Greg Hansbrough overcame a near-death brain tumor and post-surgery paralysis to play high school basketball and run marathons. (Joshua A. Bickel/Missourian)

There is no doubt his oldest brother Greg had a profound effect on Tyler. Greg had a life-threatening brain tumor removed at age 7, which partially paralyzed the left side of his body. Doctors told Greg he would never ride a bike again. Not only did Greg will himself to ride a bike after falling hundreds of times, but he played for his high school’s varsity basketball team, wearing No. 50, which Tyler wears in honor of his brother. Doctors had told Greg he might never walk again. Now he runs marathons. “It’s the fight in Greg that a lot of times has driven me,” Hansbrough told SI. “I just play basketball games. He fought for his life, and his toughness was incredible.”

The Hansbrough brothers, from left: Greg, Tyler, and Ben. Tyler wears No. 50 in honor of Greg, who wore it at Poplar Bluff High School. (Photo courtesy of Greg Hansbrough)

Now you know why I was happy I watched television last night.

Friday, December 5, 2008

Crossing the Line

The sedated patient, his bullet wounds still fresh from a shootout the night before, was lying on a gurney in the intensive care unit of a prestigious private hospital here late last month with intravenous fluids dripping into his arm. Suddenly, steel-faced gunmen barged in and filled him with even more bullets. This time, he was dead for sure.

Above is the lead of a story that appeared on the front page of the New York Times today. Reporter Marc Lacey goes on to explain the situation of Mexican hitman entering emergency rooms in hospitals along the U.S. border, such as the above incident in Tijuana. Sadly, incidents like this (which includes shootouts between police and warring drug cartel members) are becoming more common in Mexican border city hospitals. The main reason for more than 5,000 deaths this year in Mexico, almost double of last year, is due to the increase in violence from drug trafficking.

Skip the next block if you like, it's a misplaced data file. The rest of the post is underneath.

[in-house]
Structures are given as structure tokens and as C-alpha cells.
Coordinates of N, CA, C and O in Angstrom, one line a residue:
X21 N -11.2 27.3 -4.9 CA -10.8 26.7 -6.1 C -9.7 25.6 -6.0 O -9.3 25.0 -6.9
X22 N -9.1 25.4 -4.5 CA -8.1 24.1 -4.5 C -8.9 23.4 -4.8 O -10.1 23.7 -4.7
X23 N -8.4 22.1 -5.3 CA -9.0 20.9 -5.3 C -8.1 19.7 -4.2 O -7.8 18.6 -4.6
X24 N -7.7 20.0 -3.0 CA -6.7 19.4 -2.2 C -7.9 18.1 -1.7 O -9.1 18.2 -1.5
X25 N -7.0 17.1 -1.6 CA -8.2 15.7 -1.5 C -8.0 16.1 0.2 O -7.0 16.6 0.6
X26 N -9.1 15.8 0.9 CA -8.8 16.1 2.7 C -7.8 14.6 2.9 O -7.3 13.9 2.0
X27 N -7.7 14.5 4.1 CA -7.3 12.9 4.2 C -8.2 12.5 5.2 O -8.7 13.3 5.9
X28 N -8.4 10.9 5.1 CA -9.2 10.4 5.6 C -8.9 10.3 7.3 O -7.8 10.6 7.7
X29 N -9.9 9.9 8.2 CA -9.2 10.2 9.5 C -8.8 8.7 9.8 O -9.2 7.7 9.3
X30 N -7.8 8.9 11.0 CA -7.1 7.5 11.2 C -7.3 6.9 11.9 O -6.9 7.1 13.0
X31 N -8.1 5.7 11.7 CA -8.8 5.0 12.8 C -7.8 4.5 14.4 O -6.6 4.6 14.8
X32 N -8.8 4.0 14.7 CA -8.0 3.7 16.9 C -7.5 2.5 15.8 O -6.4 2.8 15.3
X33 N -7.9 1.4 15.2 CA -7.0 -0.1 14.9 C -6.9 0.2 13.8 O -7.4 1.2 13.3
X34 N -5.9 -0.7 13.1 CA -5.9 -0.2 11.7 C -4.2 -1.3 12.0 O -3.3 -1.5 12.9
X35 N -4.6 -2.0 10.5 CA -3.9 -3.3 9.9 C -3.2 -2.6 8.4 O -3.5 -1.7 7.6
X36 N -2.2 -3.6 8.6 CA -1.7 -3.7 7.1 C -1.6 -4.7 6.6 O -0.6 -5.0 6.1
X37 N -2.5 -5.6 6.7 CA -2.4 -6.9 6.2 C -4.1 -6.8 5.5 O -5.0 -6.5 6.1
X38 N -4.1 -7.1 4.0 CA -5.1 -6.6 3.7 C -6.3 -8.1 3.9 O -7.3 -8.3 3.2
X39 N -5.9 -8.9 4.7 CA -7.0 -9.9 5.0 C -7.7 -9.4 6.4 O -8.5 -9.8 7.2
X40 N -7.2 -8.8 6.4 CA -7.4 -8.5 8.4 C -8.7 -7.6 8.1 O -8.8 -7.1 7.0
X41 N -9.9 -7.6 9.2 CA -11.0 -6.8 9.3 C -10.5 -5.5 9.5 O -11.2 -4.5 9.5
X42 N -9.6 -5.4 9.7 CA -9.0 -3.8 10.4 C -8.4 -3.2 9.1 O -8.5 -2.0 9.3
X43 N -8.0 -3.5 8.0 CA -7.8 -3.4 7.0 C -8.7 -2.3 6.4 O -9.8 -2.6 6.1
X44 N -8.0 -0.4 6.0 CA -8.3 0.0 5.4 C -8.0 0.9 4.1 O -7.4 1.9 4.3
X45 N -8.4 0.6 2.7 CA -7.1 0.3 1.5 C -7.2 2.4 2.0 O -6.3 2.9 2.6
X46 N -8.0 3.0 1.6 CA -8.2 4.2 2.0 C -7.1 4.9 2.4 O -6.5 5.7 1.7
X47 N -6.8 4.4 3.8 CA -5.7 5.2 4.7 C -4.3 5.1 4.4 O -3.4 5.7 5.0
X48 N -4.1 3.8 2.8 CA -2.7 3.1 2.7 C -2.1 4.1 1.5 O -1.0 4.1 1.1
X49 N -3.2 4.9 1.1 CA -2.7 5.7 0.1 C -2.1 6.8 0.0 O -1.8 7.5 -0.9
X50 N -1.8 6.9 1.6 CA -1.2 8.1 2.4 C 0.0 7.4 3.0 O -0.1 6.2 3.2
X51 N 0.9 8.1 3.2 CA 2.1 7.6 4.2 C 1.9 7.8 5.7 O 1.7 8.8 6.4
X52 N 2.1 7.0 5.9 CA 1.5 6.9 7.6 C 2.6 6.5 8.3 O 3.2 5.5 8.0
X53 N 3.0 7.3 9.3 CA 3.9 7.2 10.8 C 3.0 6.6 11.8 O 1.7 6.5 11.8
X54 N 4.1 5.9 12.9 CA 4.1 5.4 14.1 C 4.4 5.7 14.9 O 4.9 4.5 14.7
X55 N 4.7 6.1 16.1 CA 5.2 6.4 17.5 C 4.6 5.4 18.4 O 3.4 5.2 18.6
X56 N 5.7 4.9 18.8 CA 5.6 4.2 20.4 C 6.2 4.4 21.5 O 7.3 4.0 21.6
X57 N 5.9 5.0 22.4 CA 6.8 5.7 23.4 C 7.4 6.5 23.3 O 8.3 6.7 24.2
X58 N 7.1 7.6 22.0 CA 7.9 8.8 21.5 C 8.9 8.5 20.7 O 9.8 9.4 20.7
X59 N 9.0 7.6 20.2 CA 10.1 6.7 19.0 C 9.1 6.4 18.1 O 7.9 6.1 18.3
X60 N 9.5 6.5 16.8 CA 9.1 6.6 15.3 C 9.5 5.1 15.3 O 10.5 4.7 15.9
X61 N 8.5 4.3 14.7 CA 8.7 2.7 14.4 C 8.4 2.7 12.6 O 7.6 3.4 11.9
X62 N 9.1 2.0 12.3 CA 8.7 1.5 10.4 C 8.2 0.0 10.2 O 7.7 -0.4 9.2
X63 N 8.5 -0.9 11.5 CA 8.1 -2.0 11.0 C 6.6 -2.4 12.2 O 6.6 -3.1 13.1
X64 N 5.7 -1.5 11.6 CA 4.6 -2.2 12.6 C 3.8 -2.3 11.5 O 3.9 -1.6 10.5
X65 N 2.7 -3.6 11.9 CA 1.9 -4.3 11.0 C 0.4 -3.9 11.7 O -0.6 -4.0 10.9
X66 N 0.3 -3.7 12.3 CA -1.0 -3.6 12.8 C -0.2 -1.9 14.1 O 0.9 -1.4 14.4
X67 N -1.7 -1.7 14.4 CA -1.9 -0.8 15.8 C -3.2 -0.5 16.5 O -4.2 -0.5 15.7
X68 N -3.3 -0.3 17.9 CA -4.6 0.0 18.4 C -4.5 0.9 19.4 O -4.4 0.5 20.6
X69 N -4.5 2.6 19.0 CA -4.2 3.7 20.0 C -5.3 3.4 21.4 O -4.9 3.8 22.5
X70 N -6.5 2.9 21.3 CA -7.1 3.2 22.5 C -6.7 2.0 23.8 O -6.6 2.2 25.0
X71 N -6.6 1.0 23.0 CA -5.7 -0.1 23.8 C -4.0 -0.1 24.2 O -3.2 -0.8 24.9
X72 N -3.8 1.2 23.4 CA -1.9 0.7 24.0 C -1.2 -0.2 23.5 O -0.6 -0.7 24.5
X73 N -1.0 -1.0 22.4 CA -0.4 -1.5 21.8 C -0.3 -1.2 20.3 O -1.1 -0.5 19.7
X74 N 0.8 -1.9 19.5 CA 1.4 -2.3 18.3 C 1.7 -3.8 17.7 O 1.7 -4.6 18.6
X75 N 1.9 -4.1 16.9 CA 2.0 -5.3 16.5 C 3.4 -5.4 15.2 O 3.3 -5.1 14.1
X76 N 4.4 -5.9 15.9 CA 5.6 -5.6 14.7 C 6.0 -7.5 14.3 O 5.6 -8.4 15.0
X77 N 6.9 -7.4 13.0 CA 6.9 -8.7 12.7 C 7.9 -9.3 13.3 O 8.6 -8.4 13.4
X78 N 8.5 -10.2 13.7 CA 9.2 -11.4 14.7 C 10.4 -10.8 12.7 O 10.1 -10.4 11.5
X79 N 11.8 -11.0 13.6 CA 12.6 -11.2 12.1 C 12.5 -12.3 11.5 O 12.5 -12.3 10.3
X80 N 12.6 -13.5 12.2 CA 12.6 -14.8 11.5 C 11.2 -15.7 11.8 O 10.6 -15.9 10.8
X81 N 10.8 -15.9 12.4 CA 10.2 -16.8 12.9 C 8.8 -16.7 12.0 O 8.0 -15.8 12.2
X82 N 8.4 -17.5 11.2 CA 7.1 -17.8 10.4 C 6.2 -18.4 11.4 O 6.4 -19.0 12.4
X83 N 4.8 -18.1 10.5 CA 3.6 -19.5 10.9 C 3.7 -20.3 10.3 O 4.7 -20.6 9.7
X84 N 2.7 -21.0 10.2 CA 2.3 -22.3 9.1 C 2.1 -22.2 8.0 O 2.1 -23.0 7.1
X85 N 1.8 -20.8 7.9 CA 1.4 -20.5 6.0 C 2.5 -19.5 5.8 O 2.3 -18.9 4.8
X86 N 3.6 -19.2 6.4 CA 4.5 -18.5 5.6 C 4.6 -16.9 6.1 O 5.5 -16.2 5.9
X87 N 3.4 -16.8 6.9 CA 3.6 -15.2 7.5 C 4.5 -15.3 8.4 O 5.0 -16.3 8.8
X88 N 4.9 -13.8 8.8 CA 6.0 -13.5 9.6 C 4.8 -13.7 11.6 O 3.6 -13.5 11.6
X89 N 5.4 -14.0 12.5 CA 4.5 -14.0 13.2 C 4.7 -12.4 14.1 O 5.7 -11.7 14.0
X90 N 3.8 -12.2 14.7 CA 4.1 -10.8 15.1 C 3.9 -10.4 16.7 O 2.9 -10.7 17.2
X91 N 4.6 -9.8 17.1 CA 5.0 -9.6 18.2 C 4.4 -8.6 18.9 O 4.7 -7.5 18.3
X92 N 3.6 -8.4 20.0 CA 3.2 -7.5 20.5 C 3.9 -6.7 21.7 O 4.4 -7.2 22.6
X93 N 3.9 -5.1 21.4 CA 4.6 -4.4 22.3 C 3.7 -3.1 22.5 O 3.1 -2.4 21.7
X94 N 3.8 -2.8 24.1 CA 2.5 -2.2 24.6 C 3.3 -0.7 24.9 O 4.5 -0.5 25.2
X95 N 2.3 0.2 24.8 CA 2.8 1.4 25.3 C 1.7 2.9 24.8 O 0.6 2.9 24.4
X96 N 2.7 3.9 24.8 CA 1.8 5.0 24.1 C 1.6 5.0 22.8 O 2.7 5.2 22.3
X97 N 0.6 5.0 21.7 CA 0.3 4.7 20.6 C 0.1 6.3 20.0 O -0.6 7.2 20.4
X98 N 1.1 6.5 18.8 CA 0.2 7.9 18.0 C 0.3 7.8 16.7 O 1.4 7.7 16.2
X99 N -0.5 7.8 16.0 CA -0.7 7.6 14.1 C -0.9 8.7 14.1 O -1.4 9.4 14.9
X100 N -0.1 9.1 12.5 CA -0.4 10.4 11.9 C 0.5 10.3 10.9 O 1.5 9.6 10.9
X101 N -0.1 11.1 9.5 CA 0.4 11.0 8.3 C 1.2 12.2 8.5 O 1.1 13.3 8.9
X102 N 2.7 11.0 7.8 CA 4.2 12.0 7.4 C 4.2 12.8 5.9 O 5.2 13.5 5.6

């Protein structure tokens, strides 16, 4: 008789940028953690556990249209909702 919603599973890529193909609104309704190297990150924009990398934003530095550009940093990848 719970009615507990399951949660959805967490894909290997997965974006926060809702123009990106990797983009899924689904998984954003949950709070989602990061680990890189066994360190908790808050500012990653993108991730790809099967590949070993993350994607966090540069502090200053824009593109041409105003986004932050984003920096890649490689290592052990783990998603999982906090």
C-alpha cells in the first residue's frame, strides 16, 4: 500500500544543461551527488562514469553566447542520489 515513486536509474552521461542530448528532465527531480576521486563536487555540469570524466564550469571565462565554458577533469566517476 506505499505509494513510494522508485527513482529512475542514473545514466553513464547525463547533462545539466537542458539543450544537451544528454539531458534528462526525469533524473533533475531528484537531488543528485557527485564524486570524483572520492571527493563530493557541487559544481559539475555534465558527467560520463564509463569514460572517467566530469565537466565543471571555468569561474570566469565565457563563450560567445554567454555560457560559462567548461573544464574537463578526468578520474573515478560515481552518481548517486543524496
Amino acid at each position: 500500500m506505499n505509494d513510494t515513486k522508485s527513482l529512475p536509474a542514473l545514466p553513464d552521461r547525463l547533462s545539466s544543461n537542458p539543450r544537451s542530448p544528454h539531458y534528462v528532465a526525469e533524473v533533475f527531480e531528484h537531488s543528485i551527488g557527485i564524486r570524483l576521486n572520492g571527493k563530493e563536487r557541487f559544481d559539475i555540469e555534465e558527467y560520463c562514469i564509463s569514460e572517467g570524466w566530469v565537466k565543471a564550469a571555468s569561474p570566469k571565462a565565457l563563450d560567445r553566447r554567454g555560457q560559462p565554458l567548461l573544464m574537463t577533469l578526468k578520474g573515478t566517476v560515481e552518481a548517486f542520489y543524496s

Mexican doctors and staff met in November 2008 to discuss violence in Tijuana. (New York Times / Eros Hoagland)

Because I am living in a predominantly Mexican-American neighborhood in Chicago, this situation is very disturbing to me. I have always wondered: Why do so many Mexicans risk their lives and leave behind loved ones to live in America working low-wage jobs? Surely it can't just be the countries close proximity to each other. Neither could it only be notions of "the American Dream." There is definitely something not working in Mexico, especially when 170 people were murdered in Tijuana last month. Some critics say that President Felipe Calderón's harsh stance toward drug trafficking has forced the cartels to fight over a decreasing turf.

Nevertheless, the increasing drug violence and kidnappings in Mexico, unlike say in Guinea-Bissau or Venezuela, is something that closely affects the United States. Just last year dozens of drug violence patients were treated at an El Paso hospital. Illegal immigration and the economy are two poignant issues in America, and Mexico will always be a factor, at least in my lifetime. Reading the New York Times story only leaves me with more questions.

Monday, December 1, 2008

First Snowfall

I took this photo looking out my bedroom window at 3 a.m. Although it snowed a bit earlier today, this is the first significant snowfall in Chicago. I am sure the children on my block, South Marshfield Ave., are hoping for no school when they wake up. Luckily, I have the day off from work.